Dave played another of his recordings, this time Ralph Vaughan-William’s Six Studies in English Folksongs featuring Roger Drinkall on cello and his wife Dian Baker on piano. The recording was issued on both LP and CD on the Wilson Audiophile label. You could immediately tell this recording was made in a larger venue than the previous recordings. The soundstage was huge, extending well outside the speakers. My son is a cellist and I am intimately familiar with its sound, having heard him play every day for 15 years. The rich, woody timbre of the cello was captured and reproduced with great fidelity. Yes, you thought the cellist was in the room giving you a private concert.
Dave next cued up a most remarkable recording of the second movement of Mahler’s Second Symphony played by the Vienna Philharmonic under the direction of Gilbert Kaplan, a Mahler specialist, from the original score. The Vienna Philharmonic is an extraordinary, and extraordinarily prolific, orchestra, playing over 200 concerts a year, perhaps twice as many as other major orchestras. Their intimate familiarity with one another results, for example, in the first violins literally playing as if they were one instrument. The string tone was lush as befits Mahler, a late Romantic composer. The double basses clearly separated themselves from the cellos, with a deep growl as the bows bit into the strings. Their pizzicati passages were extremely dynamic, almost startling. Woodwinds emerged from time to time from exactly where your would expect them in the orchestral soundfield. In fact, my eyes darted from place to place as different instruments were played. This was not a recording, but live music.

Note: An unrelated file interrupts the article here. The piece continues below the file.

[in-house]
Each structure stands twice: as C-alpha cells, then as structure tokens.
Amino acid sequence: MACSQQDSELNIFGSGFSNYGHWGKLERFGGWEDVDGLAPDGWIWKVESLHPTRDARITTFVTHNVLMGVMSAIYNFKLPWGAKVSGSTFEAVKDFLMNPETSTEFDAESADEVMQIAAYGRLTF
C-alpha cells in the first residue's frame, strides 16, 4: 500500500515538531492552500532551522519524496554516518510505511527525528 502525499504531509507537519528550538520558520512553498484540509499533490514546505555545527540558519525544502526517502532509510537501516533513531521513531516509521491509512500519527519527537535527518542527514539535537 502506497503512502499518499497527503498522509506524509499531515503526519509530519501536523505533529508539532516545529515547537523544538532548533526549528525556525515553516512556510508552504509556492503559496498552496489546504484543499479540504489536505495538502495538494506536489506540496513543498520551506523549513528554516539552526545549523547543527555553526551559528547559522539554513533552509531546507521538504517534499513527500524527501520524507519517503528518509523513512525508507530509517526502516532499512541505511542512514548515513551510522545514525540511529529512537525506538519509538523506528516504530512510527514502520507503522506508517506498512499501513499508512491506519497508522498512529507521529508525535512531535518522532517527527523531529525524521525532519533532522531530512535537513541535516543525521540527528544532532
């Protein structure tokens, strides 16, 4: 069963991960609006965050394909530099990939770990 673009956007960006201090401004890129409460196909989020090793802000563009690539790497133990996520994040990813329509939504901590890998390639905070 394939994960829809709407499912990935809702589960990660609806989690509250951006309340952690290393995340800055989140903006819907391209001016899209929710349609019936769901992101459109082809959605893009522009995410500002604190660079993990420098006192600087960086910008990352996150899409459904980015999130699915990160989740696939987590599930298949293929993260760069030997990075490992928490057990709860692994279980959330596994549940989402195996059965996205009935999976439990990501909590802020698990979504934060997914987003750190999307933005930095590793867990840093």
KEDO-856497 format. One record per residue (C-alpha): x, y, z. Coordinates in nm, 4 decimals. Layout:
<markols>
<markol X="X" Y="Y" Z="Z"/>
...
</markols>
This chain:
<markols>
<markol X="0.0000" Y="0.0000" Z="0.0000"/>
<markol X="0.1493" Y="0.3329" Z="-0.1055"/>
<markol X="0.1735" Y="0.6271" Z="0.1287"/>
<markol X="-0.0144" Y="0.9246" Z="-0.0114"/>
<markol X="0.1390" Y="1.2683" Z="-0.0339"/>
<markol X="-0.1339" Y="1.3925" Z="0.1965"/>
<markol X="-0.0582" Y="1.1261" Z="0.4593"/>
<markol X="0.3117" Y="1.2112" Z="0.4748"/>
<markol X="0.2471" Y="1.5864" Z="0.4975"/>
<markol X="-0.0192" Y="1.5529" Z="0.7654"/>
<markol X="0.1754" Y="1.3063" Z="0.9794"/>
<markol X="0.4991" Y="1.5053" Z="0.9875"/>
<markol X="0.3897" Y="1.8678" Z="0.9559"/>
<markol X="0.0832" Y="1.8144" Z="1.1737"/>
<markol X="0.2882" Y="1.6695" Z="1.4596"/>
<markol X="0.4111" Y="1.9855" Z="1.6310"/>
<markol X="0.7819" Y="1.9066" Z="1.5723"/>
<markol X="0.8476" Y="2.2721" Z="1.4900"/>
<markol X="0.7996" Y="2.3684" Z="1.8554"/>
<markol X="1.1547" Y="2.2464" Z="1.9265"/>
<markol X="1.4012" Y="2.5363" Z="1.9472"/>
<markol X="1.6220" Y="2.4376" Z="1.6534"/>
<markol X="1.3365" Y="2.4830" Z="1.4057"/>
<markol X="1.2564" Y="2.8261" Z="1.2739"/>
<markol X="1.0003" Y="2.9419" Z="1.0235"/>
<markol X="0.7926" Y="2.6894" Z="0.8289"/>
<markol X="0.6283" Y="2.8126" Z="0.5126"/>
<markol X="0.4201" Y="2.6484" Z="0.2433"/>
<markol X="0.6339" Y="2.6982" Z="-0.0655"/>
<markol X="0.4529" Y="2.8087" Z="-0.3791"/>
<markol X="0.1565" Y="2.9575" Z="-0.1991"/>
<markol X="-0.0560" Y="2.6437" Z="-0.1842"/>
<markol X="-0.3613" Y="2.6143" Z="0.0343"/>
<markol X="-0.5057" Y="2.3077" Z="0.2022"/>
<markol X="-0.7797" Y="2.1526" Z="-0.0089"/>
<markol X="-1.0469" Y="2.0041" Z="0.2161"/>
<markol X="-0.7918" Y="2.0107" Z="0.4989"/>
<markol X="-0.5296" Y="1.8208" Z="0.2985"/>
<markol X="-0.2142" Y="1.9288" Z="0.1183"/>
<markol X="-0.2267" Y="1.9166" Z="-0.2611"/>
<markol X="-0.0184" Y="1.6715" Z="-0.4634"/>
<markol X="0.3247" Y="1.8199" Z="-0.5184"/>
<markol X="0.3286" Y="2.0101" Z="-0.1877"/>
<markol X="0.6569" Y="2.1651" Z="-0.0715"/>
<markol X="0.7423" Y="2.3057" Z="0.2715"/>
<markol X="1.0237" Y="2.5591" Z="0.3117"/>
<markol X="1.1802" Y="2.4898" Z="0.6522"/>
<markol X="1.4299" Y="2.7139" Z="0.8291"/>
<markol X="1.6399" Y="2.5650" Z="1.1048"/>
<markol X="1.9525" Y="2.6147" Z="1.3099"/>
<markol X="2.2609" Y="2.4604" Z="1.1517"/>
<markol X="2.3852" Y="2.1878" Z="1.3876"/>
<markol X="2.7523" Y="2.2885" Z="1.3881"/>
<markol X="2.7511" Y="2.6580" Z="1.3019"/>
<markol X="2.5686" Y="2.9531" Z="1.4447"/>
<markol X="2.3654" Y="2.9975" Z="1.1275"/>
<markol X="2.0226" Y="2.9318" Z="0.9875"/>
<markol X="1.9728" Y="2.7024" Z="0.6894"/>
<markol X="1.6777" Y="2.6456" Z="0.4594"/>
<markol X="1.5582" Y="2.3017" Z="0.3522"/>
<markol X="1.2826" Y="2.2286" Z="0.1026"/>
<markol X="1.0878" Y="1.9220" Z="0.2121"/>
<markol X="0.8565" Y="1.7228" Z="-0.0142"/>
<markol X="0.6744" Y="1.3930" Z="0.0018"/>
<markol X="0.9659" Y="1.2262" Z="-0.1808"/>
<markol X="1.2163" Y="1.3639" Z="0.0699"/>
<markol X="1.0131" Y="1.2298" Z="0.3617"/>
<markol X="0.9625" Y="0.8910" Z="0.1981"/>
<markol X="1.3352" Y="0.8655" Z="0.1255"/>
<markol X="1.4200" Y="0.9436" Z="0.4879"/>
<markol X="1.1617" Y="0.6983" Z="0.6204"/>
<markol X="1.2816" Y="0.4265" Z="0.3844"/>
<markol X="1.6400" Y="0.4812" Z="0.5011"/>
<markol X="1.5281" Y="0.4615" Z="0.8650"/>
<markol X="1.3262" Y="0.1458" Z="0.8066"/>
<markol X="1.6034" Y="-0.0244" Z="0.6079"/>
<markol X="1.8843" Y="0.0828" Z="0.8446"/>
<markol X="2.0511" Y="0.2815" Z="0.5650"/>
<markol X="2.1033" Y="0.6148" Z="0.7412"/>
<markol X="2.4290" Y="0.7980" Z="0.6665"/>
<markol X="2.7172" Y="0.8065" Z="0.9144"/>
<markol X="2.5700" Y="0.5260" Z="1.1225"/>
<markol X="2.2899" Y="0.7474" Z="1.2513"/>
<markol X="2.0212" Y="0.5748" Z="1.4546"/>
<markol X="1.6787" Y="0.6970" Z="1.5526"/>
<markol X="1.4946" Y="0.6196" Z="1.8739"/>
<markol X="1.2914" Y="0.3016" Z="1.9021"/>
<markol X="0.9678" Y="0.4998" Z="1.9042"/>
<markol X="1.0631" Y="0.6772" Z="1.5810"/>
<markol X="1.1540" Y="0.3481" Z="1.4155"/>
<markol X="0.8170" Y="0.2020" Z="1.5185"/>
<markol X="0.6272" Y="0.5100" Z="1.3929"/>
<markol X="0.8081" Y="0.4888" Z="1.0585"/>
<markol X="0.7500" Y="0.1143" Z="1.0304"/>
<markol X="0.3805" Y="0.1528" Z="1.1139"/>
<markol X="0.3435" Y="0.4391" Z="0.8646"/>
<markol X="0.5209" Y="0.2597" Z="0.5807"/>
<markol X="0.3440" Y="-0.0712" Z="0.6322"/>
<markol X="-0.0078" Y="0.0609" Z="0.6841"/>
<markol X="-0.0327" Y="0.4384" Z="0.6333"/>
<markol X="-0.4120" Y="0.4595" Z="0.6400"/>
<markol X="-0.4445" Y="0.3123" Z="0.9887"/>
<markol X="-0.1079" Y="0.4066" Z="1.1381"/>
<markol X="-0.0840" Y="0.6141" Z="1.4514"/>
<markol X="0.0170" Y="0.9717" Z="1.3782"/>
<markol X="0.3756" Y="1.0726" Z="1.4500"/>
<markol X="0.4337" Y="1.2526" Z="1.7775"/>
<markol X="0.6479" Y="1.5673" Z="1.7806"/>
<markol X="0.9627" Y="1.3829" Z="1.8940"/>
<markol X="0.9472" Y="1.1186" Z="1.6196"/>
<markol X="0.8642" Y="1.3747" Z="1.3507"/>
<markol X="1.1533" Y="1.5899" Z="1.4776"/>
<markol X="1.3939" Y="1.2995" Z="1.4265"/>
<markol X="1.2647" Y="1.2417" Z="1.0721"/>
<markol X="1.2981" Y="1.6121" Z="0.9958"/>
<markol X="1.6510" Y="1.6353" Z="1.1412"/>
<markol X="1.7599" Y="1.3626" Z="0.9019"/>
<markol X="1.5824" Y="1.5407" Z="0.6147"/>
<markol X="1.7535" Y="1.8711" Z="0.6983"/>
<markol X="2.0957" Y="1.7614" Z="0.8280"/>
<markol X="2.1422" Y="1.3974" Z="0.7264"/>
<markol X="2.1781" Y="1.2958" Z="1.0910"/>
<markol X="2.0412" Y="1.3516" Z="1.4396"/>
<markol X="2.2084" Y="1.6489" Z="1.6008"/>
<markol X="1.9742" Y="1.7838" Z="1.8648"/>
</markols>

We closed the listening session with a light and lively rendition of Take the “A” Train from a Duke Ellington tribute LP done by Bill Berry and the Ellington All Stars. The cornet, alto saxophone, and drums each got a solo. The cornet was brash, the alto sax was reedy, and the drums were snappy. The strike of the drum stick on the cymbal emitted a clear ringing tone with extended decay. Again, I keep coming back to the astonishing macro- and micro-dynamics of the Alexia, rendering it a frighteningly life-like transducer.
The Alexia is a most remarkable loudspeaker, with seamless coherence from top to bottom. Low frequency extension is palpable and high frequency extension goes on forever without being clinical. The midrange is full, but not overly warm. Like the XLFs, the Alexias completely disappear. The Alexia gives you a more than proportional taste of the XLFs in a form factor that is friendly to normal size listening rooms. The Alexia also gives the Sophia 3 or Sasha owner a way to move up the performance ladder without sacrificing the aesthetics of his domestic space. Over 80 pairs have been pre-ordered, and will begin shipping very soon. Make a special effort to seek out a Wilson dealer for an audition, even if it is only to hear what can be accomplished with a state of the art loudspeaker. The Alexias simply make music. I have already begun considering ways to get a pair into my listening room – permanently. I mean, do I really need my car? Which would give me more pleasure? Questions like that are inevitable once you have heard these loudspeakers.
- Frank Berryman
Analog Source: Basis Inspiration turntable and Vector 4 tonearm, Lyra Olympos; Audio Research Reference 2 Phono
Digital Source: Audio Research Reference CD8, Audio Research DAC8
Preamplifier: Audio Research Reference 40th Anniversary
Power Amplifier: VTL Siegfried Series II Reference
Loudspeakers: Wilson Audio Alexia
Cables: Transparent Opus MM